COUNSELING STUDENTS SAY... “I enjoyed the professor’s creativity in using PowerPoint and Google docs to create a fun way for introductions that allowed us to use photos to describe ourselves!” “I enjoy the way the faculty poses a question and uses the breakout rooms in Zoom to allow us three minutes of discussion amongst our peers. It makes us feel like we’re still in the classroom.” “I enjoy the way the professor uses videos within his PowerPoints to highlight the work of different family therapists. It really drives home the point!” “I enjoy the way my professors open the chat so I can ask my questions anonymously during the lecture. It helps me to speak up when I have a question and not feel embarrassed for asking.” “I love using Zoom because I feel like I’m getting sound practice on working in the telehealth setting. I practice reading my classmates’ expressions, and I work on looking professional in my own frame!” “I appreciate that faculty sends files through Zoom chat. I know I can find it on D2L, but when they ‘chats’ it to us, it’s like receiving a handout in the classroom-instant!” “I love using Zoom for class because it works well with my work schedule! I’m not spending time on commuting, parking, walking into the building. Instead, I finish work and get right online! It’s been wonderful!” FA L L 2 0 2 0 • C H A L L E N G E S IN T H EORY & P R AC T I C E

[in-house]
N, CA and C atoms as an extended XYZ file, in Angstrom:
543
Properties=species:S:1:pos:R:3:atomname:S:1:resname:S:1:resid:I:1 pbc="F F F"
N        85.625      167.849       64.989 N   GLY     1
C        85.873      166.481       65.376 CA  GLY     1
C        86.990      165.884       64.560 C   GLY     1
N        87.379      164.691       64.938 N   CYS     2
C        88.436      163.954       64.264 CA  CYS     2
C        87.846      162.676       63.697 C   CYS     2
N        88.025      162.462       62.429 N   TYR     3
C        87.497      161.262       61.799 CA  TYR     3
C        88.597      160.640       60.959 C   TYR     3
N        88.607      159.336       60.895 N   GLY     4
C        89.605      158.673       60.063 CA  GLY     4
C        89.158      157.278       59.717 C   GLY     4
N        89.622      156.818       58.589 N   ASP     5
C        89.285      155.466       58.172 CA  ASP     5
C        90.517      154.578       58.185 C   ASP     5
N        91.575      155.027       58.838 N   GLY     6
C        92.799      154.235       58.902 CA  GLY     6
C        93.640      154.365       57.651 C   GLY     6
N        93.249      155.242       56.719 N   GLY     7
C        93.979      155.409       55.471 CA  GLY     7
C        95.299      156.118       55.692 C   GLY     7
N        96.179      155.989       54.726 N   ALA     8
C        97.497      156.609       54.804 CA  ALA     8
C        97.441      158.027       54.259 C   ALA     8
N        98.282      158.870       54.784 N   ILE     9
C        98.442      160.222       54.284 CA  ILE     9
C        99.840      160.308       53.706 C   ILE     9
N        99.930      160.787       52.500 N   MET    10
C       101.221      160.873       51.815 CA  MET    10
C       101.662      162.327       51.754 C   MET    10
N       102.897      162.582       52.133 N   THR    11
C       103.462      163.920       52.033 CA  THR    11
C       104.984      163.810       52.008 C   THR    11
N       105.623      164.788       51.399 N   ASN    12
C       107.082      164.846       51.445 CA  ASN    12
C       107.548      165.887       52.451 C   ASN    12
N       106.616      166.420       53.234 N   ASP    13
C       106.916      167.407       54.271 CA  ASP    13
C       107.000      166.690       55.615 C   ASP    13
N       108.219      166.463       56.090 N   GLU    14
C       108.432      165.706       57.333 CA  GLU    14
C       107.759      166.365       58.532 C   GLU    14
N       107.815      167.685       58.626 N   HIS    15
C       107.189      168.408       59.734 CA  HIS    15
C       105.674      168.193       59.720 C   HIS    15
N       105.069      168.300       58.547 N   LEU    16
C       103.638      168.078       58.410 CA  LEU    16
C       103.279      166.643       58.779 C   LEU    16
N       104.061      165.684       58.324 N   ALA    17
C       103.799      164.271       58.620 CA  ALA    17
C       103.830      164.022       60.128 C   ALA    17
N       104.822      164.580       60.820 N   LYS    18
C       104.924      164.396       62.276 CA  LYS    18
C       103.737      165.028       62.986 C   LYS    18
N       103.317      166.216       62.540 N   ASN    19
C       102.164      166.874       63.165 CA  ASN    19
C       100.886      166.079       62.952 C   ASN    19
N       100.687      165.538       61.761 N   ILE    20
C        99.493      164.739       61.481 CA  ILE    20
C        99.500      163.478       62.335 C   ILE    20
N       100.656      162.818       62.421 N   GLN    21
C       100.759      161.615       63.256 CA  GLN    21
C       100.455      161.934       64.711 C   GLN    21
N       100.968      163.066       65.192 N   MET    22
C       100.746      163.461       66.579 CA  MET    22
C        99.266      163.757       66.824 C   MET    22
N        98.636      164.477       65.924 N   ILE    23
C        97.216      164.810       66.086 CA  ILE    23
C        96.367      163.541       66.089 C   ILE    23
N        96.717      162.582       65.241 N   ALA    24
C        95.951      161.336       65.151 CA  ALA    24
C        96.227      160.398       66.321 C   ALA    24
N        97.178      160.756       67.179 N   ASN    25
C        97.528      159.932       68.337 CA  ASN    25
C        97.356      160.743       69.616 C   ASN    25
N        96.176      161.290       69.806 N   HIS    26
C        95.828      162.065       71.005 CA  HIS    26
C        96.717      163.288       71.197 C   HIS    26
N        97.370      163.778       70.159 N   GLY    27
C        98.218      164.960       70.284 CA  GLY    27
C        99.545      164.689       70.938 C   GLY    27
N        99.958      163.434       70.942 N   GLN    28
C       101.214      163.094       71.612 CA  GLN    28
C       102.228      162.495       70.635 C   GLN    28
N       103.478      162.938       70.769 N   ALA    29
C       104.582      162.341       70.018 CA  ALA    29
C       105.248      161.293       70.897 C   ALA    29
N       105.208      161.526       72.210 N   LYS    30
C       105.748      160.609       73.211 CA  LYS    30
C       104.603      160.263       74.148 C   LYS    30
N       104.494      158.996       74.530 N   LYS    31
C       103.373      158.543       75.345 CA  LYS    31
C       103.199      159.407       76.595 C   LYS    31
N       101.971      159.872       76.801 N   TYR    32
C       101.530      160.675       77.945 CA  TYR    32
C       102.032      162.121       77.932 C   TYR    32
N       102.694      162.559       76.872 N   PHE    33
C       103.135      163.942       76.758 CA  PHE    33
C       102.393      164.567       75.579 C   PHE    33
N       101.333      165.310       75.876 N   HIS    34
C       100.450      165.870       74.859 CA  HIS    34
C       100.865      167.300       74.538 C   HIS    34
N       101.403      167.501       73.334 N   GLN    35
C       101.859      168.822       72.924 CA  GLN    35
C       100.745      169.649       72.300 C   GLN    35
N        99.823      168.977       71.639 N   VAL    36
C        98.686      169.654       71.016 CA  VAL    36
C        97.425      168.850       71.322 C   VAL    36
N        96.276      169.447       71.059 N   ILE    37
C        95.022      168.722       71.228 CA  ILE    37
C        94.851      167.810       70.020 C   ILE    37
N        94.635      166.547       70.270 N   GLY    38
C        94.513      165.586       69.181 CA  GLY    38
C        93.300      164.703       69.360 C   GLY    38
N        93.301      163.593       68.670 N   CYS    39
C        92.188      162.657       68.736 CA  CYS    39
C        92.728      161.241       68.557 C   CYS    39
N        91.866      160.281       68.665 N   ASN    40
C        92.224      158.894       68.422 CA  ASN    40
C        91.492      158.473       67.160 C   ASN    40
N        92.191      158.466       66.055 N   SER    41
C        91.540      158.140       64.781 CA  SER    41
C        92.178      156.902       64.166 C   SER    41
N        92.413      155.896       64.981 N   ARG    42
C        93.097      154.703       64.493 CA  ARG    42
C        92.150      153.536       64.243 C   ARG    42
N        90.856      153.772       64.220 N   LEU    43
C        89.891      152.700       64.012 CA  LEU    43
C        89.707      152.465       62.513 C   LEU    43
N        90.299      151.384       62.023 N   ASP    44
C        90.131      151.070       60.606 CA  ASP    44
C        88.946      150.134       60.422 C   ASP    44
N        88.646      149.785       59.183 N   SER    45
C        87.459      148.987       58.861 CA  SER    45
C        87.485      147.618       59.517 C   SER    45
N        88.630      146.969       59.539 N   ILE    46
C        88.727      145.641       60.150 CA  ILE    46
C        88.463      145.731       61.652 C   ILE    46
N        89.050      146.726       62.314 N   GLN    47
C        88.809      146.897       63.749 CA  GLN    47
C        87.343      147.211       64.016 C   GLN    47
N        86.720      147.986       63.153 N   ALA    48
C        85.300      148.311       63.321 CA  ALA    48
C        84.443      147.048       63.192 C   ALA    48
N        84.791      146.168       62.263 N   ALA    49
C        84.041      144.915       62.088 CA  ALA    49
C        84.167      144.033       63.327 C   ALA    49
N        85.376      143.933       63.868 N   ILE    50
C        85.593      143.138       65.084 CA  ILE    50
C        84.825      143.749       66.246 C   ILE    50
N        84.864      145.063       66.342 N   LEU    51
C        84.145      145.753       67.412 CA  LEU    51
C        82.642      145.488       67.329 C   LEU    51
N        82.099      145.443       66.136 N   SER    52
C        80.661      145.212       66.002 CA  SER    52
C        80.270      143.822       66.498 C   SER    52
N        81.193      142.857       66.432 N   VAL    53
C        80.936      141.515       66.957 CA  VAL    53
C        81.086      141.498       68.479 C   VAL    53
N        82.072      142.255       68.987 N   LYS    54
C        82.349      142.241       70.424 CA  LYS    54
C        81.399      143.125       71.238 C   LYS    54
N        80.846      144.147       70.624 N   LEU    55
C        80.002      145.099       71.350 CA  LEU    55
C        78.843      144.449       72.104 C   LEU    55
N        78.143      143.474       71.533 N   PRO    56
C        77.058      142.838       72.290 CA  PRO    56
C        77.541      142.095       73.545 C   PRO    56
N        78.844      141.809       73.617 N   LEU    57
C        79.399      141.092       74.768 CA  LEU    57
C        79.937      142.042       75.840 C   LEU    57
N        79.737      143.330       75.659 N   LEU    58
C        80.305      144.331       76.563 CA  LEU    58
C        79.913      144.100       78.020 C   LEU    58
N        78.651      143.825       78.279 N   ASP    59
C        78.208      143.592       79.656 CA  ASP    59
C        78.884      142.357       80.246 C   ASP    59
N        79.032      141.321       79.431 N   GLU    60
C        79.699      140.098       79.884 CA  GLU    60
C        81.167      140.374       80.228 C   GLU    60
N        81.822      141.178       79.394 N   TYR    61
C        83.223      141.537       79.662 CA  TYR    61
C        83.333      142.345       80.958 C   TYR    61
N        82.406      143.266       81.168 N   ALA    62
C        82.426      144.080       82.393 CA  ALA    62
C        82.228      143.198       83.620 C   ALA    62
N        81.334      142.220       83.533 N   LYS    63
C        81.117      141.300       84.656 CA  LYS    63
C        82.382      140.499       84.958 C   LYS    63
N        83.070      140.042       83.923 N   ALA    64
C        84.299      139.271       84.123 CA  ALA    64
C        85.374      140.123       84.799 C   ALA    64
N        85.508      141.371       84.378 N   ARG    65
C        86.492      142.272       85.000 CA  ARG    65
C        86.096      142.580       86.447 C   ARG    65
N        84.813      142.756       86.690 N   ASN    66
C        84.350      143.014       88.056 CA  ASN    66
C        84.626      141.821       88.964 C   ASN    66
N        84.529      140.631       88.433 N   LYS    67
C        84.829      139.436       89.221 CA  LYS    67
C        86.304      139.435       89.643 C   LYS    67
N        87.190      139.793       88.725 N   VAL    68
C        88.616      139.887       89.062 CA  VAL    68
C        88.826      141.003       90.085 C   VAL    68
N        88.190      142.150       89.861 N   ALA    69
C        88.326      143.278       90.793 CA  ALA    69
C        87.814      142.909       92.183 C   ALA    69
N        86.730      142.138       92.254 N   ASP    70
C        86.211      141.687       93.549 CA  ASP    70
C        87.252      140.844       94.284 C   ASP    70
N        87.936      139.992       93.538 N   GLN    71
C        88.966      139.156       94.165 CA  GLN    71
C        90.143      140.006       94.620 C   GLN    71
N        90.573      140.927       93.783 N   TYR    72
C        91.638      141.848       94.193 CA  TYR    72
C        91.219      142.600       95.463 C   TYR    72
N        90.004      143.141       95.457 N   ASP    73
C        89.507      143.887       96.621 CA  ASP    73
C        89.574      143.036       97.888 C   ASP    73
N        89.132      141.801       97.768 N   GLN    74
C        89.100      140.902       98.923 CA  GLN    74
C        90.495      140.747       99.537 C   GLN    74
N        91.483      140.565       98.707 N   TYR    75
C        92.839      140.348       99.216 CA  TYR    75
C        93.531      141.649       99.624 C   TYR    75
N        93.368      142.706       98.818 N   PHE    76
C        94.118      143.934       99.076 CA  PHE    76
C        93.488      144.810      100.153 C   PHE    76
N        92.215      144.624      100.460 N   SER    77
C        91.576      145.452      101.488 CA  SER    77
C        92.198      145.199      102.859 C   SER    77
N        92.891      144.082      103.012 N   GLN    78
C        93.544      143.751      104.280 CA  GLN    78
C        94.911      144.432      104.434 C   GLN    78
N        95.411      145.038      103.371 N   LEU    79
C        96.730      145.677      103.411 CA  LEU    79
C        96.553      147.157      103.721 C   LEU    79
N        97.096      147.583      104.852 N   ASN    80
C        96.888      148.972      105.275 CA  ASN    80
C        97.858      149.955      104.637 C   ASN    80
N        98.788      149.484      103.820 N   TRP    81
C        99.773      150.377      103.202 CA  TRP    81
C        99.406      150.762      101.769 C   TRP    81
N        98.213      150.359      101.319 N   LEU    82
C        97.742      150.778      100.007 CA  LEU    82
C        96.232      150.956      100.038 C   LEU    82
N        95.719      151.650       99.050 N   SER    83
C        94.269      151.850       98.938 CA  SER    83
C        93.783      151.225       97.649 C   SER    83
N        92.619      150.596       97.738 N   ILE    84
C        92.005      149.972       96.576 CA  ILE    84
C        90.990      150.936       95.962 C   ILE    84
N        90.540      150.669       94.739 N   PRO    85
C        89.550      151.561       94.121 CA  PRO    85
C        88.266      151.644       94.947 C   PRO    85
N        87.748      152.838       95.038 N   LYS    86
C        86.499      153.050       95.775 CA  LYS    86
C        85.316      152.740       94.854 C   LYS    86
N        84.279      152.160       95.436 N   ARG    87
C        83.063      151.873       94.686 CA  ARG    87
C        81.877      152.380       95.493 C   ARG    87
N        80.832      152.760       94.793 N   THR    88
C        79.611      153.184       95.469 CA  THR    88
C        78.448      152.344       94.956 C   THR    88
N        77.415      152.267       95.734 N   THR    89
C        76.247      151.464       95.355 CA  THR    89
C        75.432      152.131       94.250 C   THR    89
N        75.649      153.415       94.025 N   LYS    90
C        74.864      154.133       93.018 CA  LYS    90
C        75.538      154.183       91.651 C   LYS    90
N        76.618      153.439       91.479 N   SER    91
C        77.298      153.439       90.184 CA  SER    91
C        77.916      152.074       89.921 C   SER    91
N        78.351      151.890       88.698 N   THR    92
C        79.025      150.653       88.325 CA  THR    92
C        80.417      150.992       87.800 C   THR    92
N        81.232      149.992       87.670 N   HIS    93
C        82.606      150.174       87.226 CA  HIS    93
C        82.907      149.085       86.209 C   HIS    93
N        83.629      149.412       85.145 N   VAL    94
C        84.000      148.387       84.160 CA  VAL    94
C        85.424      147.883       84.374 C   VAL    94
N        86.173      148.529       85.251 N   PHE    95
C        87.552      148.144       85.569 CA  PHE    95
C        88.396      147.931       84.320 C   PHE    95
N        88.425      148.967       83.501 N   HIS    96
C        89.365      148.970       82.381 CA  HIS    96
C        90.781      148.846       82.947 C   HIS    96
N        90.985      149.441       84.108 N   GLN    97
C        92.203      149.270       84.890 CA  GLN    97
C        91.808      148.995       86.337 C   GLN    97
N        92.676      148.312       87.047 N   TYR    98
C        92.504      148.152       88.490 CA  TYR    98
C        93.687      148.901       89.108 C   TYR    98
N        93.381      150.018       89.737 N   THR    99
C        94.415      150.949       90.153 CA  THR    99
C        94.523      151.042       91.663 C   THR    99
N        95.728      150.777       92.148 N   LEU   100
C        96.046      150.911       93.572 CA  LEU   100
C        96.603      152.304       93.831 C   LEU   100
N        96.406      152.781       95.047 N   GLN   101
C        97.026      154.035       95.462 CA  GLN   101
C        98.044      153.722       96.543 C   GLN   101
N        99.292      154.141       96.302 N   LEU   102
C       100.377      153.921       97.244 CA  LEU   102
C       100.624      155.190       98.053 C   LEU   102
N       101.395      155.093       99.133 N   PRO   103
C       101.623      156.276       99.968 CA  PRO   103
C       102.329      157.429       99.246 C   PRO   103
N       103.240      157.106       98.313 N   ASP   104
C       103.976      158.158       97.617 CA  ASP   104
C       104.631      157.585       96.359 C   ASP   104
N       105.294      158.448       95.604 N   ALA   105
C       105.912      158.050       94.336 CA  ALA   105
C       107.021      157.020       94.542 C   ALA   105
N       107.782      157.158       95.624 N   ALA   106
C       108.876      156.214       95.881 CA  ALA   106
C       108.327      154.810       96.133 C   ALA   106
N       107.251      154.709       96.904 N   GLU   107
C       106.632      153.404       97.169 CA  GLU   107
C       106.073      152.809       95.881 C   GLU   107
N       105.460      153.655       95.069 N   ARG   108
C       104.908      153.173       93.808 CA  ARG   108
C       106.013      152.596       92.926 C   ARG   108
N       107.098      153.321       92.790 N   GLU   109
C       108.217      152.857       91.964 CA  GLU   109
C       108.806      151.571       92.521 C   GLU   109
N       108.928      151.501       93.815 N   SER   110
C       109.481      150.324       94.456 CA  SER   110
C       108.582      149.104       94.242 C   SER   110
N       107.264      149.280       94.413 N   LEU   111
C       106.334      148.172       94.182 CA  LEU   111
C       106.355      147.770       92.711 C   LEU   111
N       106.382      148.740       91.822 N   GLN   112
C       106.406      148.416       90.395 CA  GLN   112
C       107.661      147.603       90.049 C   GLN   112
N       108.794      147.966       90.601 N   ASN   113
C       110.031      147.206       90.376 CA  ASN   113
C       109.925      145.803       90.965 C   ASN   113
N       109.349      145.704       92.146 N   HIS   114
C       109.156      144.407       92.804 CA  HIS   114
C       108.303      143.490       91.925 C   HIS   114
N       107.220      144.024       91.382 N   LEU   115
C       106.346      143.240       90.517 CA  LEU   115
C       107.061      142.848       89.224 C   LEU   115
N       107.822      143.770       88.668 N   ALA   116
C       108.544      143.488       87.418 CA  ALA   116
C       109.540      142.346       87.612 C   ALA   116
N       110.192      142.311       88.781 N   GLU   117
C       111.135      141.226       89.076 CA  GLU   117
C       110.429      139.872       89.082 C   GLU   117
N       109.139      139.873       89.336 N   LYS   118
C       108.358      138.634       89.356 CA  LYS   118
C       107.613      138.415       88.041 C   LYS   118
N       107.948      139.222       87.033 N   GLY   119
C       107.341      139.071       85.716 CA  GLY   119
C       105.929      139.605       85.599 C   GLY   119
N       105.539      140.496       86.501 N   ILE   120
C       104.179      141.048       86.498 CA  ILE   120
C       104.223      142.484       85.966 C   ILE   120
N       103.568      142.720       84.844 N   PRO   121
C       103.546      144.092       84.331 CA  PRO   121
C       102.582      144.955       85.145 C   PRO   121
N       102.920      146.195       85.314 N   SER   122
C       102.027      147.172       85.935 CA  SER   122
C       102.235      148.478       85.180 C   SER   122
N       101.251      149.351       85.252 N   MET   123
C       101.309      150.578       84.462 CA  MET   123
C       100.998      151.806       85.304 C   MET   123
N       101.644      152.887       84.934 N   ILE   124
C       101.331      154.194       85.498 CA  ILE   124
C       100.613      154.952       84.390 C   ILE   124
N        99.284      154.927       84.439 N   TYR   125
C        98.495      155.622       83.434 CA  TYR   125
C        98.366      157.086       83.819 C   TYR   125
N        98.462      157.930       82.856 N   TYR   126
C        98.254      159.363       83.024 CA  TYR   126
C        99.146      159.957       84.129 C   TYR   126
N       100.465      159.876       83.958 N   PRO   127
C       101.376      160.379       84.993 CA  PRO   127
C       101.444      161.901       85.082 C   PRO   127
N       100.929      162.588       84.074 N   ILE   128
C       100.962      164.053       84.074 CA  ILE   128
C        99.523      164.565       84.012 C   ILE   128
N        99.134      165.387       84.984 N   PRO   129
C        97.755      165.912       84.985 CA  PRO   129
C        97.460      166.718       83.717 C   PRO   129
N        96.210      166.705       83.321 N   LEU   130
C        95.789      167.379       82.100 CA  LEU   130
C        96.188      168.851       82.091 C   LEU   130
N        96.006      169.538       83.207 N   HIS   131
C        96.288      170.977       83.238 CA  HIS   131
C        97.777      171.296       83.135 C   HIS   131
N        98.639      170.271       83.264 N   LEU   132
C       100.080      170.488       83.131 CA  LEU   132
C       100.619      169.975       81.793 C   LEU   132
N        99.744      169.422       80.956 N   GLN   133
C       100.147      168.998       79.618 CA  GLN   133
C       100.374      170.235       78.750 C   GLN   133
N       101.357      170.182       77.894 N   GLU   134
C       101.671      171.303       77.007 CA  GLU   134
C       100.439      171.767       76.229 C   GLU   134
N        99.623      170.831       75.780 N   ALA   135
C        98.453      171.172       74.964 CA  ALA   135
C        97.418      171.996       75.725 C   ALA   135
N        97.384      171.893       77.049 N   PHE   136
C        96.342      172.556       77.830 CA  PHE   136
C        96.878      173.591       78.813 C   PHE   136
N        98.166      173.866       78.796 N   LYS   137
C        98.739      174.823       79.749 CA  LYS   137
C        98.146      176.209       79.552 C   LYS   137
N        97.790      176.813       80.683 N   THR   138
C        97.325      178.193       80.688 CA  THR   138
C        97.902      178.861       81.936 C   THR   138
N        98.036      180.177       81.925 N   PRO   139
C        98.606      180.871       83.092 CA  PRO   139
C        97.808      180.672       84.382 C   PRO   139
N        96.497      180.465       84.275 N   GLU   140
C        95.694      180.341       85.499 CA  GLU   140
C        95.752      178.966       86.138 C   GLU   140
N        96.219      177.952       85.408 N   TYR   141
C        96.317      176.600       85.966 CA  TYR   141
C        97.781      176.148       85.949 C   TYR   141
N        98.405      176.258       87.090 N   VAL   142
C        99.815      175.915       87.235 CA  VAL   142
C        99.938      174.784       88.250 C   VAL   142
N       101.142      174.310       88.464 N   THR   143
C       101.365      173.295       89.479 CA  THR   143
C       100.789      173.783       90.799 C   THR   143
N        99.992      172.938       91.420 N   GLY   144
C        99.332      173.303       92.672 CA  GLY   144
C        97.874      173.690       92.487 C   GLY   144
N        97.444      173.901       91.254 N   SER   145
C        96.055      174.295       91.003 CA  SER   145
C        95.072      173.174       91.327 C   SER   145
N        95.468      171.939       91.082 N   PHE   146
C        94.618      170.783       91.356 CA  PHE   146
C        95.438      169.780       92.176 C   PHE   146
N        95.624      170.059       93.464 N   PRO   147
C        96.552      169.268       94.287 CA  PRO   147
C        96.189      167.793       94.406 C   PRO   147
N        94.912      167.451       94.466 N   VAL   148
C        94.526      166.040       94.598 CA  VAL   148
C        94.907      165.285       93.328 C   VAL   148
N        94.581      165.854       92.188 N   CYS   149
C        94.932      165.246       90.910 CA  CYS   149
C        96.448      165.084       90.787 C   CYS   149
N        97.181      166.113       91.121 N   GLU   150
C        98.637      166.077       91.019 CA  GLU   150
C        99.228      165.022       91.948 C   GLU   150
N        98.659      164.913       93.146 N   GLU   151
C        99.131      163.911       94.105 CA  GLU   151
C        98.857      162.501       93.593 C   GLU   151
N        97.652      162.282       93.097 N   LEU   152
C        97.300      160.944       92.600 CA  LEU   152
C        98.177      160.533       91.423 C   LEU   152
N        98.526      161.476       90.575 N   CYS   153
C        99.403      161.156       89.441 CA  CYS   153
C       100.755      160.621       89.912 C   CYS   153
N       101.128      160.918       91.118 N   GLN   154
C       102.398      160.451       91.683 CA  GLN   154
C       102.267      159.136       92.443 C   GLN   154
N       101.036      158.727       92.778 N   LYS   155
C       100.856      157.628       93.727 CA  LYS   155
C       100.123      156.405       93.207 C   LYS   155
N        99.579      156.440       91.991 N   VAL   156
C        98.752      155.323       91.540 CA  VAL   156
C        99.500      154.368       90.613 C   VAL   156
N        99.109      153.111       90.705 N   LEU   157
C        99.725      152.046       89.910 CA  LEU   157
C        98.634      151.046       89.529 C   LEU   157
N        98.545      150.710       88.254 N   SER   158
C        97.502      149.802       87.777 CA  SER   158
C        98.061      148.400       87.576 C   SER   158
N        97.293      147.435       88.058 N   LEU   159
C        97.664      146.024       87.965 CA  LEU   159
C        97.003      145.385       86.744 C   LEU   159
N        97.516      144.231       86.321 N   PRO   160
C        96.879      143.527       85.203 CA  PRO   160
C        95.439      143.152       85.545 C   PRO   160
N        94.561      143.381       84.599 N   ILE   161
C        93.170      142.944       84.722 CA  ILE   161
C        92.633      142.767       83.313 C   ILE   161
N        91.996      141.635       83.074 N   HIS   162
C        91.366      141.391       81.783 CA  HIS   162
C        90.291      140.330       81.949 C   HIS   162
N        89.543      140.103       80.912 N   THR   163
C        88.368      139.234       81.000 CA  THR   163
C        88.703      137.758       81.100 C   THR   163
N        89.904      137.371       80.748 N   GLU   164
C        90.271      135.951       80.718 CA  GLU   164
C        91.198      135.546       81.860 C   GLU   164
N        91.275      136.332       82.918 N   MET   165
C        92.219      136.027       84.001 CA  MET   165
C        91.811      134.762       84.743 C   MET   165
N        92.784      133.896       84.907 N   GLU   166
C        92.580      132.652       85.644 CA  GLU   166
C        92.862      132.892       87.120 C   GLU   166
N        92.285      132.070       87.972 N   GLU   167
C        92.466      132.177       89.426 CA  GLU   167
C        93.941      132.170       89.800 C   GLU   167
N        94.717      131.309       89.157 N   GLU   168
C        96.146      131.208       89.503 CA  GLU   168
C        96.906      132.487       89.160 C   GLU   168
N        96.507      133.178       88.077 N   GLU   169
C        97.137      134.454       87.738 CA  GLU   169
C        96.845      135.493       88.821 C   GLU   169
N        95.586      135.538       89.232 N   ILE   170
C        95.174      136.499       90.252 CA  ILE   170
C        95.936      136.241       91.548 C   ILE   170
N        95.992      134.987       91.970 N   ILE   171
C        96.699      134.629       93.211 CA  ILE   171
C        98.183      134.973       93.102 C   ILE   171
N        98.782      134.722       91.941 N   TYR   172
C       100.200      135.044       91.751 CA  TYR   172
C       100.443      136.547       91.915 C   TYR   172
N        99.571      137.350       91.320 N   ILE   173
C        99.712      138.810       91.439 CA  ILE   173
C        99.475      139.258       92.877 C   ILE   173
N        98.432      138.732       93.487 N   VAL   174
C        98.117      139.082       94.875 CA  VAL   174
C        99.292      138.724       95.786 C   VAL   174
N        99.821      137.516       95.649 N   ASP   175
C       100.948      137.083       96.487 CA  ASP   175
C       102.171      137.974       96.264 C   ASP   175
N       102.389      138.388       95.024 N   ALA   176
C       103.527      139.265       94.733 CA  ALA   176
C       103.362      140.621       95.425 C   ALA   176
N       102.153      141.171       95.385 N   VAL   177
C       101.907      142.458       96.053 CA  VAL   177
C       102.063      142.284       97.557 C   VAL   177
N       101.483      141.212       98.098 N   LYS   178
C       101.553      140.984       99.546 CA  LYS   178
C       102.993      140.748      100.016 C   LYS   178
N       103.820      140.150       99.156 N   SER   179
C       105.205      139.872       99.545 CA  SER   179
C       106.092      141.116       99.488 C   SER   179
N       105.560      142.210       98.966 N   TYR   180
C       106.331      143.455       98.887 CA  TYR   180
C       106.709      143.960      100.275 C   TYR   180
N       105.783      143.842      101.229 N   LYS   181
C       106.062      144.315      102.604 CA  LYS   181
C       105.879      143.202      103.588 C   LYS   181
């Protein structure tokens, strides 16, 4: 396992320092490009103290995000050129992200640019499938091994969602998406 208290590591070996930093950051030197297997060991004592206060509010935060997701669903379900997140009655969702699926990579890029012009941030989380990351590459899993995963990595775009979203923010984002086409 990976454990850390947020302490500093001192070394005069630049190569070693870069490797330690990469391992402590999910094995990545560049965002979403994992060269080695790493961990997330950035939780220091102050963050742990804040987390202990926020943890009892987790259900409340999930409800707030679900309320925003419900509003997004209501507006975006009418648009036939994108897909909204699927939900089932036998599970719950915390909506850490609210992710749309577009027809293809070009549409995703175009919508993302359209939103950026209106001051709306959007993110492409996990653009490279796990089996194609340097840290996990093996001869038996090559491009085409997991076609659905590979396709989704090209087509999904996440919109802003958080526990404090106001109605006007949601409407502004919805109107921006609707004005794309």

THE VIRTUES OF VIRTUAL
Sharing Autism Information with the Community